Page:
Learning how to eat like Julia Child

Flamiche – Quiche aux Poireaux a la Julia Child. Photo via Flickr by axelsrose, who writes: “I’m not really sure why Julia demands pea sized dallops of butter on top of the cheese, especially given that the leeks are basically boiled in butter and the pastry made up of about fifty percent of the stuff. Still, who am I to doubt Julia Child?” (CC BY-NC-ND 2.0)

This week marked the 100th anniversary of Julia Child‘s birth, and author, chef, and former magazine editor Tamar Adler honored the occasion with a lovely essay for The New Yorker. As she writes,

Julia learned how to eat. She did not preserve and shelter her plain, perfectly good Pasadena palate by moving to France and then cooking there, then writing books. She let herself taste and smell differently. She took seriously the smells and rhythms around her, and noticed how they changed her perception—and she came to like them.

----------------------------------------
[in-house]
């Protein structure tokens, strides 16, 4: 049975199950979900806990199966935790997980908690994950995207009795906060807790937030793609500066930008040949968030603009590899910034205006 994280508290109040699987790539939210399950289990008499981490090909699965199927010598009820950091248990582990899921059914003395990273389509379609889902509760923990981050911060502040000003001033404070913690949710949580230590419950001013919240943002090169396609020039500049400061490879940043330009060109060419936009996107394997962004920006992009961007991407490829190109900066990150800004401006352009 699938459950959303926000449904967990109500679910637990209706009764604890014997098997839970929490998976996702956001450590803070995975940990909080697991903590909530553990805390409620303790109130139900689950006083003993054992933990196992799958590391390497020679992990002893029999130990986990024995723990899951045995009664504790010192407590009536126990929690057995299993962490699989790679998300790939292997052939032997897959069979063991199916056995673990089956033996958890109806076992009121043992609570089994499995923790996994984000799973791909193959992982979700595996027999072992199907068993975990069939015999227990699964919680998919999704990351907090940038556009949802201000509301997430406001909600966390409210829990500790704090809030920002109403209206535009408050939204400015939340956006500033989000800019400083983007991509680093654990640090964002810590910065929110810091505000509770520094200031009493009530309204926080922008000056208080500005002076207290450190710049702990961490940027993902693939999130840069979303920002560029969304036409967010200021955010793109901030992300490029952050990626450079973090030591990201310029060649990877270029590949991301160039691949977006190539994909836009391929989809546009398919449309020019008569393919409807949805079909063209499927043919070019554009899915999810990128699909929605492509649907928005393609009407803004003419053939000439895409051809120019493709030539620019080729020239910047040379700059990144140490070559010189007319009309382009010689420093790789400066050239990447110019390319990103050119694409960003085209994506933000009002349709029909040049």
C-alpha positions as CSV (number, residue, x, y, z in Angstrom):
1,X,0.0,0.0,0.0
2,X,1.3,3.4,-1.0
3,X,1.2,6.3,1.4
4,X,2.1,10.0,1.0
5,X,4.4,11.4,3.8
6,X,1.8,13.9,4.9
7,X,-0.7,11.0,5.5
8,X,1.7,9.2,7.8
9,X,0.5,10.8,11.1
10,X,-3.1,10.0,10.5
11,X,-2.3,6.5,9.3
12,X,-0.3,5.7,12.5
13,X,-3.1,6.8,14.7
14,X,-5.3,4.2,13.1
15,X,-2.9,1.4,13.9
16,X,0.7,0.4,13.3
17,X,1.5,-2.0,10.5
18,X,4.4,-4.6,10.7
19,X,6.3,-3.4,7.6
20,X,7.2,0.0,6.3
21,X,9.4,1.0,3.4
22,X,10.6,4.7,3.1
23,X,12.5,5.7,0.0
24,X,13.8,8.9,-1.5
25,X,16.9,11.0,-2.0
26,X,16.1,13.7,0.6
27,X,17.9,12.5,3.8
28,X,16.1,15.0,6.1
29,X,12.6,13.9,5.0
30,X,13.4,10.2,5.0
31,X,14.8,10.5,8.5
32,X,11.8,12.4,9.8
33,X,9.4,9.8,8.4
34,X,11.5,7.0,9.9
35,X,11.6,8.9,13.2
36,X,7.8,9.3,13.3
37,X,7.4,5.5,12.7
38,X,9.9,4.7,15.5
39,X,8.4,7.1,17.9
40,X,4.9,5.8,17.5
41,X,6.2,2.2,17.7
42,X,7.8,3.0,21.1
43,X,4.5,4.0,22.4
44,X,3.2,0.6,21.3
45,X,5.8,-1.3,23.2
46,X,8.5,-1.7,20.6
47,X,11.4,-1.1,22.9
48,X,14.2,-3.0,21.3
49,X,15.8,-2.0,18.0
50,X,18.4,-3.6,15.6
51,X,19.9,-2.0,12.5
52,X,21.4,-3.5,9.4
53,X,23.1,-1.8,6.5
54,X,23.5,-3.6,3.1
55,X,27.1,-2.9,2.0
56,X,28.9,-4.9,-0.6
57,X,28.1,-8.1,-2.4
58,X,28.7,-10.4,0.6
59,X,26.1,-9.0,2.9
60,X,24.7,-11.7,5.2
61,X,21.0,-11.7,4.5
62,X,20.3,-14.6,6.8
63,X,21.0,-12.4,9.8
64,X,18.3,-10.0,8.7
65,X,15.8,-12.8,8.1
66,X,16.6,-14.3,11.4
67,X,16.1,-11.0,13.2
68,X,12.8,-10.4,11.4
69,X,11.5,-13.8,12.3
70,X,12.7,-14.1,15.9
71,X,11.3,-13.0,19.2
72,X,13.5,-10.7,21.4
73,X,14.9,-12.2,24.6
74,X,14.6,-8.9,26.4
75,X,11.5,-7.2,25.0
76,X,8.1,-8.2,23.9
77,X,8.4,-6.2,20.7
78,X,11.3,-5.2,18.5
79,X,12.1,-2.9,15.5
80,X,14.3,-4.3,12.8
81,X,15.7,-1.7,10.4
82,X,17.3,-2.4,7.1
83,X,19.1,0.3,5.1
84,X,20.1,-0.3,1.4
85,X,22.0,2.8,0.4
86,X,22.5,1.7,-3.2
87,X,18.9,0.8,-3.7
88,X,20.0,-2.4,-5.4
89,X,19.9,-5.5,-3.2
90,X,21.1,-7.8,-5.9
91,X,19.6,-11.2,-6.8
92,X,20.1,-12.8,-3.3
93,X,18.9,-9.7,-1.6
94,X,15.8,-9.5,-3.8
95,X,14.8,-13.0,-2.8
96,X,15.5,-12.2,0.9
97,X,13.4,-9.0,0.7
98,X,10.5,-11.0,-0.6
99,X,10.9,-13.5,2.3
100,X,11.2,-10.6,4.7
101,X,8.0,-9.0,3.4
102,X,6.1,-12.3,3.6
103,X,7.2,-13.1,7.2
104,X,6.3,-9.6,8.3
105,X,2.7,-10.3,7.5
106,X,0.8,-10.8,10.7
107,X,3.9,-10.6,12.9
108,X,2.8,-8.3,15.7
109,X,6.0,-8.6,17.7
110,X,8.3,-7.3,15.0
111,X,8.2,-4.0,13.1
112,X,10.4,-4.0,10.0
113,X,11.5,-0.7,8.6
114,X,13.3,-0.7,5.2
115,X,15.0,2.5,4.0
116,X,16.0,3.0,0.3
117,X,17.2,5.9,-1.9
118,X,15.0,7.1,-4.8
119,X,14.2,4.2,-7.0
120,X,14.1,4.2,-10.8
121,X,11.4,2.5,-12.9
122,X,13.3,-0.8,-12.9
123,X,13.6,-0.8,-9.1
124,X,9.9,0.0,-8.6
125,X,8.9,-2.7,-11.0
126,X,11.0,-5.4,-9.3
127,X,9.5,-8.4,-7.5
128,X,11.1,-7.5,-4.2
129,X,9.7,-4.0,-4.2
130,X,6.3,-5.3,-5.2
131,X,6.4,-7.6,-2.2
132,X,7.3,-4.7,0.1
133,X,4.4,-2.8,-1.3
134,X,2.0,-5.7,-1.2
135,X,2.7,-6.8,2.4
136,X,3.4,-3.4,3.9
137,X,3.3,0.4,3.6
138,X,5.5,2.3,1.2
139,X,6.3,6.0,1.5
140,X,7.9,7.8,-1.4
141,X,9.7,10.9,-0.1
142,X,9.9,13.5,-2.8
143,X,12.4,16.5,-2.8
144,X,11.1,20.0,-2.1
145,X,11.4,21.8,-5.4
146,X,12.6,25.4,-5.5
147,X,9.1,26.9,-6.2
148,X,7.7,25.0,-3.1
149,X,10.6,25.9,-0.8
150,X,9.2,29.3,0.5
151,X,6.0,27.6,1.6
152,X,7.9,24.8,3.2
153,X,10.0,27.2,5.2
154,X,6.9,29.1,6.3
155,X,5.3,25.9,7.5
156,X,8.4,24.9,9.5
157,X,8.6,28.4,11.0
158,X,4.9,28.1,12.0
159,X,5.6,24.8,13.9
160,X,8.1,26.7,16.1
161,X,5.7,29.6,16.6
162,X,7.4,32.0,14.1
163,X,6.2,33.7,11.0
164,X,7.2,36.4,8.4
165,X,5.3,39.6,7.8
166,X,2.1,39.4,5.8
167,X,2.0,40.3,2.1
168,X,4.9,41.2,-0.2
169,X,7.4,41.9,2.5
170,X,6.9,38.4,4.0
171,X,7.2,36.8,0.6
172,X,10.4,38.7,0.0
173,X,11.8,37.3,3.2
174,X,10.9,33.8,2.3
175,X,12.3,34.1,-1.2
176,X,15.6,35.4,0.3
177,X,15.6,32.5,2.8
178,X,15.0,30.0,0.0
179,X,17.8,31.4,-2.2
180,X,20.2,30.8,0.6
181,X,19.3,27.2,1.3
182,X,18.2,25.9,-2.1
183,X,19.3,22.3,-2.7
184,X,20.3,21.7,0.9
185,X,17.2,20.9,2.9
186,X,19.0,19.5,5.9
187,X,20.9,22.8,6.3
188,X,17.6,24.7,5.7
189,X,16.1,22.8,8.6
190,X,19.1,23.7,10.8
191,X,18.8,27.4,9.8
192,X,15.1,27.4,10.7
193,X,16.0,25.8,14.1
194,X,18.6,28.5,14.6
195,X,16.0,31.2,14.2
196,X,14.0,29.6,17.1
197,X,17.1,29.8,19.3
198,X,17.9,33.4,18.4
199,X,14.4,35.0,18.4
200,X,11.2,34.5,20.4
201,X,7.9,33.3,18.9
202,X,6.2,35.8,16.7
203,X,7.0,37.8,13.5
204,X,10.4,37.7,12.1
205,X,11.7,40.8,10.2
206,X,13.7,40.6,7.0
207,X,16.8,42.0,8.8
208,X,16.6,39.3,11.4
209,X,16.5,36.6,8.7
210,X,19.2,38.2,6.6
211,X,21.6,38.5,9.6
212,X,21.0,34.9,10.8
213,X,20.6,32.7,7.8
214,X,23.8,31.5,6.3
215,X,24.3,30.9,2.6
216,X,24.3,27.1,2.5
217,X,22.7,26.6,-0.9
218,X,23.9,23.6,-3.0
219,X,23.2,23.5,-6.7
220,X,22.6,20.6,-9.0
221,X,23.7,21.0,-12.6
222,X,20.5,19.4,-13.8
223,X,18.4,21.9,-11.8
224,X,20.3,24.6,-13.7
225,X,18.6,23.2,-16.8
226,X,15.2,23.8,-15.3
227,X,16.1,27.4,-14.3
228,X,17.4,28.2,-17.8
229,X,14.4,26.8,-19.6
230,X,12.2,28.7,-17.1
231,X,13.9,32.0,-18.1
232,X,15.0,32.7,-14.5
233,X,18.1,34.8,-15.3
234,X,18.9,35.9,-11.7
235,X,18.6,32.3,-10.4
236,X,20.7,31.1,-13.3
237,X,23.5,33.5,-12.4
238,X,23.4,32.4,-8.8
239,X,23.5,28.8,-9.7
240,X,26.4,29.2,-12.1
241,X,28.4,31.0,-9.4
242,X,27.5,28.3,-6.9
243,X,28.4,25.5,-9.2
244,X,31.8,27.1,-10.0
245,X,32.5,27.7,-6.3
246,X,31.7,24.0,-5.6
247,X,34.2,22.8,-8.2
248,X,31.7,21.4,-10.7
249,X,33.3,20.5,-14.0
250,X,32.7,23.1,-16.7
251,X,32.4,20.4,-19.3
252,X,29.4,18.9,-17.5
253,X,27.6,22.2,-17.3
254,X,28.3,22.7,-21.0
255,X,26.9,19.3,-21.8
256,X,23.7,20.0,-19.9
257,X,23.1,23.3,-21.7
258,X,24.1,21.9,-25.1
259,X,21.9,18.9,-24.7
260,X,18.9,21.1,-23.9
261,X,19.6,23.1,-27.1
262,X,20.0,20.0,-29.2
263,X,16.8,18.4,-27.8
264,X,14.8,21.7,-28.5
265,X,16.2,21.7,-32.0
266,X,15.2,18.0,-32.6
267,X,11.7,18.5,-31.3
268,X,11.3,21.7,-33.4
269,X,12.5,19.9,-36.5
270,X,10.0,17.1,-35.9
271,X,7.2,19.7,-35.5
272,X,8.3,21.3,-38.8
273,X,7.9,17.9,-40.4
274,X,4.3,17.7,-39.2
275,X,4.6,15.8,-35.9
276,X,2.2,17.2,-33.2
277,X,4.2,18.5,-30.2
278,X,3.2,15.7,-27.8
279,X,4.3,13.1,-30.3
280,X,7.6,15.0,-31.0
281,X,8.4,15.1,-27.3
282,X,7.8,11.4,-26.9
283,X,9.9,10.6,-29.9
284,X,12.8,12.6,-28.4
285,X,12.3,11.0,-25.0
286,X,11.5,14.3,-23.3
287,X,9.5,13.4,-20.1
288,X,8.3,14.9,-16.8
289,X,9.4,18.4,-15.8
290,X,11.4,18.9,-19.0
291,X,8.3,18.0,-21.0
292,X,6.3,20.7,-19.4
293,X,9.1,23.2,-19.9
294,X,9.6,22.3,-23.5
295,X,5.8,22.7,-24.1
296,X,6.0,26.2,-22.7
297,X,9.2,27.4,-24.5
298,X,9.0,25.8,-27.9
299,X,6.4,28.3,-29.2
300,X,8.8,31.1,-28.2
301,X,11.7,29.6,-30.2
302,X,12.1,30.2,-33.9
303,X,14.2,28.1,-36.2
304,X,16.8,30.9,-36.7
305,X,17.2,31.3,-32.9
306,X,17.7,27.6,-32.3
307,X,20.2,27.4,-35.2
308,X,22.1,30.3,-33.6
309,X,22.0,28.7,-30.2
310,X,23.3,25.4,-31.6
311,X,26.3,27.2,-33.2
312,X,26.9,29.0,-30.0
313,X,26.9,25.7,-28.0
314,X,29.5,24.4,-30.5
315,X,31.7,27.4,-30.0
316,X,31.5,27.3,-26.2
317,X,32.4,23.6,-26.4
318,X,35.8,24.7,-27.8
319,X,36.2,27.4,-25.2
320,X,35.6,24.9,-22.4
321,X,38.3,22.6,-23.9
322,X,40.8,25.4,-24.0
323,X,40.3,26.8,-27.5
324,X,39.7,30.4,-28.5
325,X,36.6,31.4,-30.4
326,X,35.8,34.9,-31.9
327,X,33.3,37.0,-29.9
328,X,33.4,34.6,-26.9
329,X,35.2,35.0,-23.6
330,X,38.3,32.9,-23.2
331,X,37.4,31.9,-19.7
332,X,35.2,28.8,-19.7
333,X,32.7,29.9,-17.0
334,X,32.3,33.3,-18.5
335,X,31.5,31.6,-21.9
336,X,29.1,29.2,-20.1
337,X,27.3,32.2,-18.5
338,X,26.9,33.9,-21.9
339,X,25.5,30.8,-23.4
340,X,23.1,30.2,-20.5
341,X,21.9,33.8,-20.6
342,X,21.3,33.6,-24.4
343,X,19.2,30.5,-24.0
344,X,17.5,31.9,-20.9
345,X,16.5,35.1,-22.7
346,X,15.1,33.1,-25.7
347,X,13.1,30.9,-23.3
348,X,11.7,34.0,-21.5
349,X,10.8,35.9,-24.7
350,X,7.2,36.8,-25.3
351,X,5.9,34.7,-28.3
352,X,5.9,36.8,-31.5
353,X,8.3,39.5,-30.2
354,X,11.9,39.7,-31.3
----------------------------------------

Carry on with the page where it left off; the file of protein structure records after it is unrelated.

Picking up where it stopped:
That process was what started it all. It’s right there in the first pages of her memoir, and it’s at the heart of her mastering something enviable and unique, becoming someone who cooked well but not perfectly, whose tastes ran the gamut, and who didn’t make exceptions or put foods into categories according to what she was supposed to like but didn’t, or what was theoretically “good” but in some way “bad.”

The full piece is worth a read, so check it out here.


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